Sunday, September 26, 2010

Stanton Moore Trio w/Anders @ Brooklyn Bowl 9/23/10

I had no idea who would be in the Trio, it was listed as "Stanton Moore Trio + Anders Osborne".  I wasn't sure what that meant, but I like Brooklyn Bowl much more than Sullivan Hall, and it's been a while since I've seen STM or Anders.  I got saturated with STM about 4 or 5 years back.  It was a jazzfest where I saw Stanton's Trio, Quartet, and Quintet way too many times.

It was a 1 hour set with the Trio and the 2nd set was 1 song with the Trio and then Anders joined them.  Will Bernard and Will Blades were the rest of the band, which was cool.  I hadn't seen THAT variation of STM yet.  It was good, but I would get a little bored at times.  I definitely enjoyed each of them at various times, and it was fun, it just wasn't one of those blown away amazing shows.

Once Anders took the stage things took a turn.  I'm so busy with work I could only stay for a couple of songs.  It's been so long since I've seen Anders I was surprised.  I forgot how good he can be.  He rocked!  The 2nd song was a little slow and a good time to make a break for it.  I did a much better job of timing the train, I was on the platform a few min before 11 and it came within a minute.

Saturday, September 25, 2010

Blackbird Parlour, Williamsburg

On my way to the train, I had to stop and listen to a great boogie-woogie piano at The Blackbird Parlour.  I think the sign out front said Uncle Leadfoot is the piano player.  All the windows and doors were open, so I could stand outside, right next to the piano.  It reminded me of Austin.  Fun!

The Inbetweens @ Lovin Cup 9/21/10

I finally got my full set.  This is my favorite Mike Gamble project that I've seen.  However, there are many Mike Gamble projects that I've never seen since he usually plays in Brooklyn.

It's an awesome trio.  The music is beyond jazz, it's got a little of a psychedelic feel, but that's not the best way to describe it, either.  It's new and creative music that would appeal to a lot of people, not just the experimental music crowd.  I see from their myspace page that they selected experimental/indie/nu jazz as the genre. 

The venue is wonderful and raises the bar.  Having continuous live music is huge.  The drinks are Manhattan prices and not quite as strong as I like, but I can deal.

Michael Gamble- guitars ( Noah Jarrett- basses ( Conor Elmes- drums and cymbals

THE INBETWEENS emerged in the summer of 2002, from the roots of collective improvisation, curiosity, and like minds. Before they were the Tweens, they each lived in Boston, where they each spent time gigging and studying at the New England Conservatory of Music with gurus such as Bob Moses, George Garzone, John Lockwood, and John Abercrombie. In the fall of 02' the boys migrated to Brooklyn, where they each spent an entire year eating, sleeping, and rehearsing in a cozy lil' 3-bedroom apartment, appropriately lodged "inbetween" Brooklyn's own Prospect Park and Greenwood Cemetery. Since then the trio has completed a self-titled debut album at Clinton Recording Studios, in Manhattan, and has been performing regularly in the Northeast and the midwest. Some listeners consider them a power trio, but their energetic musical conversations draw in people from all backgrounds: popular to improvised. The Inbetweens are not afraid to enter uncharted territories. They trust each other and take risks for the sake of the music.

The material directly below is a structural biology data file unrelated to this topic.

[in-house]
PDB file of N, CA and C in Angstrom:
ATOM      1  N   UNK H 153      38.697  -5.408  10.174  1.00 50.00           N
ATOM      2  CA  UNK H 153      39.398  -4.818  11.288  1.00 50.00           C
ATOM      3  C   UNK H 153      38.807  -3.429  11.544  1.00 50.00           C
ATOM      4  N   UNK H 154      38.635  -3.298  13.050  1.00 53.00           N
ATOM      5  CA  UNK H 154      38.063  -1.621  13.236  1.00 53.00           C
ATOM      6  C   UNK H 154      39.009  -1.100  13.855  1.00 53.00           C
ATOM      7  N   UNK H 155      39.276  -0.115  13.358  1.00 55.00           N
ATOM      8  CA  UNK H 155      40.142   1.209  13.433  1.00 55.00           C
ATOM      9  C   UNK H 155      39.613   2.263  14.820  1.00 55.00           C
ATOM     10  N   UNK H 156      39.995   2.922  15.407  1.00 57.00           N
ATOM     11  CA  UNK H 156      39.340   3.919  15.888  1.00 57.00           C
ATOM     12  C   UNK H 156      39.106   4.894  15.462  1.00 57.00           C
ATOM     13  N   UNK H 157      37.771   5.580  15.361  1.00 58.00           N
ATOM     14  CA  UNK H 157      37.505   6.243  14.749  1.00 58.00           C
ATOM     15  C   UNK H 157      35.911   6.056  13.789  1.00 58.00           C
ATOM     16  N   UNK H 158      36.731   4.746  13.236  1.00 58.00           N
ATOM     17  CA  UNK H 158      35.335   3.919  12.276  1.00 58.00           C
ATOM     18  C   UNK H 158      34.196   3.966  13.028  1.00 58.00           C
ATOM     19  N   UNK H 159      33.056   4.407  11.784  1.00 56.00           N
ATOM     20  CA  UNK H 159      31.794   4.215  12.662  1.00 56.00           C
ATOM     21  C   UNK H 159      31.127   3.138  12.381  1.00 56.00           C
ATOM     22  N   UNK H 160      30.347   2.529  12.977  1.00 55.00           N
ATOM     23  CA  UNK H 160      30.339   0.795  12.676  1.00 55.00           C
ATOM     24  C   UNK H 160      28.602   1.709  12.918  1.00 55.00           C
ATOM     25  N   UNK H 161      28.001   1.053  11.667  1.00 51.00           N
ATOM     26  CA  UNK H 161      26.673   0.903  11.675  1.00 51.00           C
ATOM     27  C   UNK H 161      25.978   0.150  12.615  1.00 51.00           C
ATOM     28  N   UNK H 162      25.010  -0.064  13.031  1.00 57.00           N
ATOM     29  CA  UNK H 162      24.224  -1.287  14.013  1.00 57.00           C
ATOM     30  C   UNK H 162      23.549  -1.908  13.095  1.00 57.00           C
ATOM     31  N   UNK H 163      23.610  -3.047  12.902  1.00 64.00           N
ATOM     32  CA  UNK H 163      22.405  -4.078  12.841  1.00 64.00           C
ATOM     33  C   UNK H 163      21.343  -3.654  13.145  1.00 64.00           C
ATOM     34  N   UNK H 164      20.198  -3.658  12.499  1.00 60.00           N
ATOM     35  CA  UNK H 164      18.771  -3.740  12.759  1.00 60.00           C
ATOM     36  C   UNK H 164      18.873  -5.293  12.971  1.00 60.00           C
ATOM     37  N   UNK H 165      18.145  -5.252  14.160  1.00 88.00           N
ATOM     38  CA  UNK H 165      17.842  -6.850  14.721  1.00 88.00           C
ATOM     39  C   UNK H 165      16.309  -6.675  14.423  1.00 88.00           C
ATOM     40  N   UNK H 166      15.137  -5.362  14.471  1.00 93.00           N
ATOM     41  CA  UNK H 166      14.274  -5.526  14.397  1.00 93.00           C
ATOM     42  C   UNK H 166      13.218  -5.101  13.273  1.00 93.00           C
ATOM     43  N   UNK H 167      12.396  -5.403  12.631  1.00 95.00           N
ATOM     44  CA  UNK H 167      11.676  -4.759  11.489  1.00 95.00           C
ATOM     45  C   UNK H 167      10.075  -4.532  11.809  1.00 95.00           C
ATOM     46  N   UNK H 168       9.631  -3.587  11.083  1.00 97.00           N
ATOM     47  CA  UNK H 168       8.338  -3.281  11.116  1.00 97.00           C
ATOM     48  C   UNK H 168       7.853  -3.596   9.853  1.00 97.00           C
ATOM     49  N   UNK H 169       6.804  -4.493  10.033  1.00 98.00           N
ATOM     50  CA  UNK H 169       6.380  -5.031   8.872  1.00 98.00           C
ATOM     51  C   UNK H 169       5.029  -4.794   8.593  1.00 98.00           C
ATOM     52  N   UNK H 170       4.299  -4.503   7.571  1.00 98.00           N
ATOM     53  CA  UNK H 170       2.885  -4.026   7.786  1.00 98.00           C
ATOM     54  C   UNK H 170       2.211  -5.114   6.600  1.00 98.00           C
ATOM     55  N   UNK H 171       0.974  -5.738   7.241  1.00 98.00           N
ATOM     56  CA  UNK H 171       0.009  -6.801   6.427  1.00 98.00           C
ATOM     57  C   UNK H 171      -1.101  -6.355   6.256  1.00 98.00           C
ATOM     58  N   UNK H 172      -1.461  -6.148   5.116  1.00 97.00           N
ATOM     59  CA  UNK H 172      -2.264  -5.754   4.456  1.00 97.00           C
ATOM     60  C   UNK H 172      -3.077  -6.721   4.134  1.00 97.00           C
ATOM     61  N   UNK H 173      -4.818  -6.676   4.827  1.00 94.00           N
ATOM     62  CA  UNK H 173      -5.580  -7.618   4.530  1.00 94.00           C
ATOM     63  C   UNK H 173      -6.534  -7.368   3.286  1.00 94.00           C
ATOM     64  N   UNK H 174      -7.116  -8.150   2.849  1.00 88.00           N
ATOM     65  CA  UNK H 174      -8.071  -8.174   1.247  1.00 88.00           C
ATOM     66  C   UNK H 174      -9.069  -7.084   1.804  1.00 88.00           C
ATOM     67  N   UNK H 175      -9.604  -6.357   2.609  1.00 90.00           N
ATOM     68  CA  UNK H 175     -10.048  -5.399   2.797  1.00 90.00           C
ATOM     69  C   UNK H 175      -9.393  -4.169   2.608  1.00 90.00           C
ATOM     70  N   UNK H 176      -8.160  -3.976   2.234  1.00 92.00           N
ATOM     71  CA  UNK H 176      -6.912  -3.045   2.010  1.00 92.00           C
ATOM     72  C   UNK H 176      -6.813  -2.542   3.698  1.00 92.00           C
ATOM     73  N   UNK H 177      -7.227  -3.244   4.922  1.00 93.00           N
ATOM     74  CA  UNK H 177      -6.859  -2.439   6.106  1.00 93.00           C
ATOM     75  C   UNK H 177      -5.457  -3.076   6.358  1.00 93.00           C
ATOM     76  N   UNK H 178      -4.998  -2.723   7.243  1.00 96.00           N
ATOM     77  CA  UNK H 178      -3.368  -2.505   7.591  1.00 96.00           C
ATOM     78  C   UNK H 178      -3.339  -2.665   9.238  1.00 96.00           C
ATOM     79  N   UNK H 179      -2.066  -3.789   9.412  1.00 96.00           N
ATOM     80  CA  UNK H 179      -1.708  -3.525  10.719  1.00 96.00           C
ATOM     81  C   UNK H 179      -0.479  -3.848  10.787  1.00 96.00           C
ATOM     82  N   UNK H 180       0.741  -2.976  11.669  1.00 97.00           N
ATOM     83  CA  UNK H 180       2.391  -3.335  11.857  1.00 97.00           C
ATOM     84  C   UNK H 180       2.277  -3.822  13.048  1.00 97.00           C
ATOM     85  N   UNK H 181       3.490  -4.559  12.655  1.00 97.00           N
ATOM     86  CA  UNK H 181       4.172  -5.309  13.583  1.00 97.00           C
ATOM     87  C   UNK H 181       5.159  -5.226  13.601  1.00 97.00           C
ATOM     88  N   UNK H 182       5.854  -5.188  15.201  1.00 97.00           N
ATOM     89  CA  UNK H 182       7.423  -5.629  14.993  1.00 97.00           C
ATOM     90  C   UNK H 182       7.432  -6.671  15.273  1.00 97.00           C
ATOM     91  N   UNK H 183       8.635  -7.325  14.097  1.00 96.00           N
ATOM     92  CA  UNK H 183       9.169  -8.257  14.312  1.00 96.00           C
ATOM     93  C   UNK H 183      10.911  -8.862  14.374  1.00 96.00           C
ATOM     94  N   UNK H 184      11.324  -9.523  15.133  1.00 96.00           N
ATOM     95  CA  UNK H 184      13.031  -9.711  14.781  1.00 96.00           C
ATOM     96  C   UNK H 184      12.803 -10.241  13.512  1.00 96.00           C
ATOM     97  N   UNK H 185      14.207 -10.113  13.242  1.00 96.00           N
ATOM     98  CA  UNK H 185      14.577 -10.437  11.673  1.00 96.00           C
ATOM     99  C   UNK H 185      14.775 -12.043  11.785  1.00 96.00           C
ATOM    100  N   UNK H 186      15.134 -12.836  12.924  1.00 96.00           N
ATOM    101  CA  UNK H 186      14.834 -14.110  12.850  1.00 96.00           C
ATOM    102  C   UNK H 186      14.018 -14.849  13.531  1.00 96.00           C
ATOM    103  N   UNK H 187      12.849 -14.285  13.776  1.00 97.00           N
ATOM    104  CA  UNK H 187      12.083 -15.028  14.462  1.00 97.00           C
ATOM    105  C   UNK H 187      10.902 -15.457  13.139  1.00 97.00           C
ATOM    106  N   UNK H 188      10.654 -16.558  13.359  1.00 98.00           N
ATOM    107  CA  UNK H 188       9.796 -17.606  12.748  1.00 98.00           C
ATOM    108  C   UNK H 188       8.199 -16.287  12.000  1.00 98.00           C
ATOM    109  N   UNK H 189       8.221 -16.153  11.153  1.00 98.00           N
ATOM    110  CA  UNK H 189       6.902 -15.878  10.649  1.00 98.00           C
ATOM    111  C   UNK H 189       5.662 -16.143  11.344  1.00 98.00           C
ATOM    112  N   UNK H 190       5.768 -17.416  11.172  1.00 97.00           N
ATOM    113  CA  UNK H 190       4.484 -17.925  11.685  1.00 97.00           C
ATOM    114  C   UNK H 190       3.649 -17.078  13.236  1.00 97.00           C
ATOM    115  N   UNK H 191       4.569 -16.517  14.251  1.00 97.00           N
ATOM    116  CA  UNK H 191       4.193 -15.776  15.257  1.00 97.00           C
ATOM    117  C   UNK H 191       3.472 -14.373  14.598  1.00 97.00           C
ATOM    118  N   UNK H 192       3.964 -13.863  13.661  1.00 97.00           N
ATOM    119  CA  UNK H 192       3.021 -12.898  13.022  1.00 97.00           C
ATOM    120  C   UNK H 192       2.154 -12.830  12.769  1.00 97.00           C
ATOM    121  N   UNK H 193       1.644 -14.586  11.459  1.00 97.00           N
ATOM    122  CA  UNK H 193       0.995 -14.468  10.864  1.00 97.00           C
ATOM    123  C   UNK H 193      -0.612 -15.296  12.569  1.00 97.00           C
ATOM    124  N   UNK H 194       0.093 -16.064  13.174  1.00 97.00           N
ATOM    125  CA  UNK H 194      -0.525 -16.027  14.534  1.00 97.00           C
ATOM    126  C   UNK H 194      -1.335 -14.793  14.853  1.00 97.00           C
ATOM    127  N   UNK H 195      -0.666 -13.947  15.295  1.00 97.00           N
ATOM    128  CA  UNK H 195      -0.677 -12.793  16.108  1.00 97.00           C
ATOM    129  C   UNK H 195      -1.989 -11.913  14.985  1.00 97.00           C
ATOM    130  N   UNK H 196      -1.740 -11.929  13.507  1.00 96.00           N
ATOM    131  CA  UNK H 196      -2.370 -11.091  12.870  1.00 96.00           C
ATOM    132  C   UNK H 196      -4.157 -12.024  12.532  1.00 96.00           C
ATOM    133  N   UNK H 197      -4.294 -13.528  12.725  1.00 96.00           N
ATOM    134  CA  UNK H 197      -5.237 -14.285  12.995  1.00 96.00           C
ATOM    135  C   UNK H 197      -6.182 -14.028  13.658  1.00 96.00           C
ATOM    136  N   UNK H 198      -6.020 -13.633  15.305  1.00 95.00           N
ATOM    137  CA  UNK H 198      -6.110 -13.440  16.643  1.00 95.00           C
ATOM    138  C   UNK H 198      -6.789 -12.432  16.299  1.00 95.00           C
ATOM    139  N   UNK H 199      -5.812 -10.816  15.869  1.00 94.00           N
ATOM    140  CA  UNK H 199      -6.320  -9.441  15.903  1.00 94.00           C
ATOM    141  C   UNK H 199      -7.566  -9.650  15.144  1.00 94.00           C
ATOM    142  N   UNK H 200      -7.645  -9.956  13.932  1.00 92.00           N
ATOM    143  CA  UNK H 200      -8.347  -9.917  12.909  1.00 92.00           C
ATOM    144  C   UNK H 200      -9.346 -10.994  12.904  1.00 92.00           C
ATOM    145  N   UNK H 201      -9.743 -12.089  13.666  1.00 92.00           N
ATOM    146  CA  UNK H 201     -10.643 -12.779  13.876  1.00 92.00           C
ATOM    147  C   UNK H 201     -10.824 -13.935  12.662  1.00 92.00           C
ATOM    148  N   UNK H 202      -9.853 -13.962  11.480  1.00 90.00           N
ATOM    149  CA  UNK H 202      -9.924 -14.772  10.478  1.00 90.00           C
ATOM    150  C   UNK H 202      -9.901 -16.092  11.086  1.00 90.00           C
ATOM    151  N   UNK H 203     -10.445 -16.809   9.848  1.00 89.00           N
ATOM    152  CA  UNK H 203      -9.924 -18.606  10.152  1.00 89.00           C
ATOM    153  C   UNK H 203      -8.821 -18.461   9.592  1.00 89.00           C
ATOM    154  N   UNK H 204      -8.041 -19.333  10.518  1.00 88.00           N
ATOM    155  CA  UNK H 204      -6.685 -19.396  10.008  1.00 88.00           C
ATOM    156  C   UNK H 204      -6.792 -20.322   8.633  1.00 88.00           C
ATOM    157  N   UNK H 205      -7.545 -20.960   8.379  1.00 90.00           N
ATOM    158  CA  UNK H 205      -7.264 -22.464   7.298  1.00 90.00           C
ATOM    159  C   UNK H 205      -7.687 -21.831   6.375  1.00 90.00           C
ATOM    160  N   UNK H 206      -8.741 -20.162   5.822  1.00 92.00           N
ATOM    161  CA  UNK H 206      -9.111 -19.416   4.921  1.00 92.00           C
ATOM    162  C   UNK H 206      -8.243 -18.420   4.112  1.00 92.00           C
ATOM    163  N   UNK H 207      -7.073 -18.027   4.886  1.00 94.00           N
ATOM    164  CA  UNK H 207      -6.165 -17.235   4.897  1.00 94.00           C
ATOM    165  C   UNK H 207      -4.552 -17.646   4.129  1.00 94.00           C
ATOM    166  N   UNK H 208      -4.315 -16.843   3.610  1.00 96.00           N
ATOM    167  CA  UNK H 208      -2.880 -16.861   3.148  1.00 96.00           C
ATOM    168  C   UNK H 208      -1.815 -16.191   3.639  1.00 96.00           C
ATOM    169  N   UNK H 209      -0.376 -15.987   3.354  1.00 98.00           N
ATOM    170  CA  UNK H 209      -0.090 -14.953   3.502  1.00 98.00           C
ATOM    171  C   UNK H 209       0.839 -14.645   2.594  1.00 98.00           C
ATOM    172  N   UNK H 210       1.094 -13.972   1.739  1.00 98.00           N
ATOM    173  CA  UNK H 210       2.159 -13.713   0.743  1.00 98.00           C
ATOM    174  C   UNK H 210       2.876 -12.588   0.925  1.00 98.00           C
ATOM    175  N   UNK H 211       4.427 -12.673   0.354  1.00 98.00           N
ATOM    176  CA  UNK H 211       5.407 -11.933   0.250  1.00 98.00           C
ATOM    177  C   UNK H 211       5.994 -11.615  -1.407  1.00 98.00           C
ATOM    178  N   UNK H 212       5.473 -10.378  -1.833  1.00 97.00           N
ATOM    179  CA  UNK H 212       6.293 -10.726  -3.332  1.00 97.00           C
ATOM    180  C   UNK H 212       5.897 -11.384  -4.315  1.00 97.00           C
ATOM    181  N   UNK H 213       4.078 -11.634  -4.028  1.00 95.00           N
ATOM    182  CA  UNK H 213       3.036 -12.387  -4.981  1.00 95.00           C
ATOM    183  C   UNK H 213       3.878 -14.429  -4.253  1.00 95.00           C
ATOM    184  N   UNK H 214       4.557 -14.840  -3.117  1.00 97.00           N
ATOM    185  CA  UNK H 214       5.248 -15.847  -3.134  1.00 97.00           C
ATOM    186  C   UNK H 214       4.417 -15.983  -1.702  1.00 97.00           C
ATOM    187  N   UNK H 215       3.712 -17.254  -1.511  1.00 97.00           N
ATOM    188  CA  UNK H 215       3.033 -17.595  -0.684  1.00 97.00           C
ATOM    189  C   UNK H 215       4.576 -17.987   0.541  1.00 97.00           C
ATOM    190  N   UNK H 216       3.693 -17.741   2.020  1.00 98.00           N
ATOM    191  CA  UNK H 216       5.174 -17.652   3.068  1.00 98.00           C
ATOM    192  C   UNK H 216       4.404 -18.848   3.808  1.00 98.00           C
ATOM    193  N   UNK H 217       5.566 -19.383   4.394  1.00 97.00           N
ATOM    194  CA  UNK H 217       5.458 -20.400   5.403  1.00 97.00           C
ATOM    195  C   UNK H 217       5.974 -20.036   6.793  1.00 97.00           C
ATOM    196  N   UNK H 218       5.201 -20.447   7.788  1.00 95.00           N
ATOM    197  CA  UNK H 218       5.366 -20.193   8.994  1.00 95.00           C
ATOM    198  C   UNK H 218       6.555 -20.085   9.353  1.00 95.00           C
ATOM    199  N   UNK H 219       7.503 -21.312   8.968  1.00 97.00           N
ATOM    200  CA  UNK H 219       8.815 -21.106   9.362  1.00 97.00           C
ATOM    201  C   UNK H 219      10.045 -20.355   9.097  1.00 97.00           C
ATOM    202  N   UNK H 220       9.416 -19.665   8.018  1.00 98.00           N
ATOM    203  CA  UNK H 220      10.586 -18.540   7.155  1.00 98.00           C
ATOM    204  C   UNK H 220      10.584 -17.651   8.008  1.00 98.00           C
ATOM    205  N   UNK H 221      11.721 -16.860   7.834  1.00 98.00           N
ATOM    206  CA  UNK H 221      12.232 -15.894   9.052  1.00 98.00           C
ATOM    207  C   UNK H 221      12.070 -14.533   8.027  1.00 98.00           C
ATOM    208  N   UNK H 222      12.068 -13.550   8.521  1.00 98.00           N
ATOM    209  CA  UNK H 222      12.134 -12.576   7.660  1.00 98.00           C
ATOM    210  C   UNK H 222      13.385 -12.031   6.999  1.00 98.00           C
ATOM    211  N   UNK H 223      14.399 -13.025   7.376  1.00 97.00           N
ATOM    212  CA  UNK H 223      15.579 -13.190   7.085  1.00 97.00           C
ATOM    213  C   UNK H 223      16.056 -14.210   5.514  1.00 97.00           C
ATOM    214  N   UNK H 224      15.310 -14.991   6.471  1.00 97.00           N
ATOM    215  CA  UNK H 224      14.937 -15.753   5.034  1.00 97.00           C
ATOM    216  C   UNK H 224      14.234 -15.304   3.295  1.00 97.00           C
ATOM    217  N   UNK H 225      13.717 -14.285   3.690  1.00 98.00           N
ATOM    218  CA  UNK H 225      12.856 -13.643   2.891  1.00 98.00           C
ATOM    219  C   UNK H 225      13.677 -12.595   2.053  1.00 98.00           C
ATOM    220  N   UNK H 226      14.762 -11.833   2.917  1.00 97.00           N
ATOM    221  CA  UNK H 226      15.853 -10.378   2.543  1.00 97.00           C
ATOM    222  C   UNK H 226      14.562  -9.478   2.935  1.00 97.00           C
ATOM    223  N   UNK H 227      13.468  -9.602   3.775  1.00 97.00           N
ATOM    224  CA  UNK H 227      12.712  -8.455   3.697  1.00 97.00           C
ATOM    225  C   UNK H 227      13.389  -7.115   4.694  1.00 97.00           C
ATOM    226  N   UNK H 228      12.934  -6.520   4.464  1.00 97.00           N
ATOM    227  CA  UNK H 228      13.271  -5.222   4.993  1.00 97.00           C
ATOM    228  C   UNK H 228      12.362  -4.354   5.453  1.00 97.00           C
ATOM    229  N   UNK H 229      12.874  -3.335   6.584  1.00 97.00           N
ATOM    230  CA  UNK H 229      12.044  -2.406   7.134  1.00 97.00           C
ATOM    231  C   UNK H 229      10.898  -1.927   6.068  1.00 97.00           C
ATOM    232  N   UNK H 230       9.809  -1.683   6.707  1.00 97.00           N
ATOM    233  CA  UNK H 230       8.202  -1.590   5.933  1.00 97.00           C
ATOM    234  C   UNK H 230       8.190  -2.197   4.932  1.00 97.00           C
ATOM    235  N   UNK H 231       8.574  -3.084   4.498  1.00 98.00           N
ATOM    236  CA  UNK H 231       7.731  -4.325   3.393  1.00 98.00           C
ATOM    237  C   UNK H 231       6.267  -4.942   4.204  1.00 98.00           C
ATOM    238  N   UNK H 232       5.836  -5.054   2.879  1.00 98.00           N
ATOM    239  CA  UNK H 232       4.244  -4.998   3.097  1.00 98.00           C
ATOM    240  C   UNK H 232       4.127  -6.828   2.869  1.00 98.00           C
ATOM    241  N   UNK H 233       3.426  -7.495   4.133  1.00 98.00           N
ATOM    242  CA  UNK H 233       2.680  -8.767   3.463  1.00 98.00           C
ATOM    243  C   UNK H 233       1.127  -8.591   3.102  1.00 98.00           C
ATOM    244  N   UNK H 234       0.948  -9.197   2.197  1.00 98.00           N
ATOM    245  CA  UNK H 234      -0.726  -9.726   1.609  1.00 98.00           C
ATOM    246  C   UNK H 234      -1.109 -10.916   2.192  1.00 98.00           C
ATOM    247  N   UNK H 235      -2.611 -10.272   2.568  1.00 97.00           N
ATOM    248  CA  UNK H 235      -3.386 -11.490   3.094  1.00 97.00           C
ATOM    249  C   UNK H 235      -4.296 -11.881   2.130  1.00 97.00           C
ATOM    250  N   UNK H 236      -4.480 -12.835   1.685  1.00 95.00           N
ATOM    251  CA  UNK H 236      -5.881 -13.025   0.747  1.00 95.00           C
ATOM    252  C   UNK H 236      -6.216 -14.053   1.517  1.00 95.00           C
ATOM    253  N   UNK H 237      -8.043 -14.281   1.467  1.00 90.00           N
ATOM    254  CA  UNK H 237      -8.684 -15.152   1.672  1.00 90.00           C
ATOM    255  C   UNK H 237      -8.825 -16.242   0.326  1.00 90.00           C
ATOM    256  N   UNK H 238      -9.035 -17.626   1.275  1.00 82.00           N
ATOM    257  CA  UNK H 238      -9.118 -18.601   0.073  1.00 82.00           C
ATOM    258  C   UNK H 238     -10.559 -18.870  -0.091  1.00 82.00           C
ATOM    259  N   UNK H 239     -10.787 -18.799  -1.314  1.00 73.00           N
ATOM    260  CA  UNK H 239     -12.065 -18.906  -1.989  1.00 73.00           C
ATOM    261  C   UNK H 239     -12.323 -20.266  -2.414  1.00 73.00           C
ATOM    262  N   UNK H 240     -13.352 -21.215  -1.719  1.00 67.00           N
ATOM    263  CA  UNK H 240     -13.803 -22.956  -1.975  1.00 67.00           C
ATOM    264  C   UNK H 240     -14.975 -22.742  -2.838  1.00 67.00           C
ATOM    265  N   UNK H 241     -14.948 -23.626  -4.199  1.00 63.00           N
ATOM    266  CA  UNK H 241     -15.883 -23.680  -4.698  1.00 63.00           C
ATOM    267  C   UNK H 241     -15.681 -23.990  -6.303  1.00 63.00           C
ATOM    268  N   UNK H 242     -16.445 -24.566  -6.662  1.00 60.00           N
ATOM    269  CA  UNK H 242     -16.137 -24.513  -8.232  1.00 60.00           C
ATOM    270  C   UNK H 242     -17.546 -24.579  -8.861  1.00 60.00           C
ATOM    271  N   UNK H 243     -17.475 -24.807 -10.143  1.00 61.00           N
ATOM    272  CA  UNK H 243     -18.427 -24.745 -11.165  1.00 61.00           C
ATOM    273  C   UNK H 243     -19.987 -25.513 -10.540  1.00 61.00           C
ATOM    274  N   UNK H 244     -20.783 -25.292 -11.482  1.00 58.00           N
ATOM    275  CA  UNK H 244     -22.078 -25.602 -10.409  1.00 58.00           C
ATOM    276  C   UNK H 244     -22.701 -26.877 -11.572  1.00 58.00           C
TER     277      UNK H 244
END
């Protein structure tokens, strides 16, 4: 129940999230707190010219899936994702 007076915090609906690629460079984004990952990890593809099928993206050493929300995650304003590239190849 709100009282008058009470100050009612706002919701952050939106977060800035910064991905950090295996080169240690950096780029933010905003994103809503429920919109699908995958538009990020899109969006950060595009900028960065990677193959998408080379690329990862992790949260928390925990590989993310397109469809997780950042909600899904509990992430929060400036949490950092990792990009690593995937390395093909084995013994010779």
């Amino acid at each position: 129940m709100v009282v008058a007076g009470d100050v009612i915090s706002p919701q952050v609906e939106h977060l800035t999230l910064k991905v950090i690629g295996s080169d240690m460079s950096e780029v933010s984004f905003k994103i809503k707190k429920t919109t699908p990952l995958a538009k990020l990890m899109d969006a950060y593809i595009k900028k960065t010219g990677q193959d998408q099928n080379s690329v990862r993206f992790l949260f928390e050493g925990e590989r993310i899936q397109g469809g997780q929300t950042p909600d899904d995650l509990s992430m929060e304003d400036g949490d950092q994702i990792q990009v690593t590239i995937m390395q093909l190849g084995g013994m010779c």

Charlie Hunter @ Cameo Gallery 9/21/10

Charlie has been doing a Tues night residency here for the month.  I just found out about it at Cochemea's show, but I couldn't make it last week.  I'm sorry to say I will have to miss next week as well.  However, this was phenomenal.

It was a Charlie and Matt Chamberlain duo.  I hate to admit it, but I'm just not a fan of Chamberlain.  Sure, he's technically great.  I can dance, so it's not like I can't feel his playing.  It bothers me that I can't pinpoint what it is I'm not crazy about.  The only thing I can come up with is he's more subtle in his playing and I like intense.  I was coming around as the show went on.  I still can't call myself a fan, though.  It doesn't make sense.

Anyway, it was a fabulous show.  I was into it and loving it.  They took a setbreak and there was another fabulous band out front to watch while waiting.  I got caught by that band, and went back in for 15 min of the Charlie set before choosing to leave at 11:30 in favor of sleep.  Then I had to wait on the subway platform for almost 20 min for a train.  I need to figure out the timing of the trains better.

Wolf Trio @ Lovin Cup 9/21/10

I went to see Charlie Hunter in the Cameo Gallery, the  performance space in Lovin Cup.  I saw all of these bands listed and didn't know what that would mean.  Imagine my pleasant surprise to see a Scott Metzger led trio on stage in the front room.  They were playing something groovin and funky and I was thoroughly enjoying it.  They did some songs along the lines of surf rock.  I got about 45 min, including the Blues tune I couldn't leave until it was over.  It was worth missing 2 minutes of Charlie for.

I enjoyed the bass player.  The drums were alright.  I could feel them, I'm just spoiled.

I also think a mastermind came up with Metzger, Hunter and Gamble all at the same venue.  I wonder if it's the same mastermind who contrived this continuous music, all good, between 2 rooms, one for tips and one for a cover.  They also do a great job of bringing around the tip jar which maximizes the band's revenue and helps make it likely they will come back.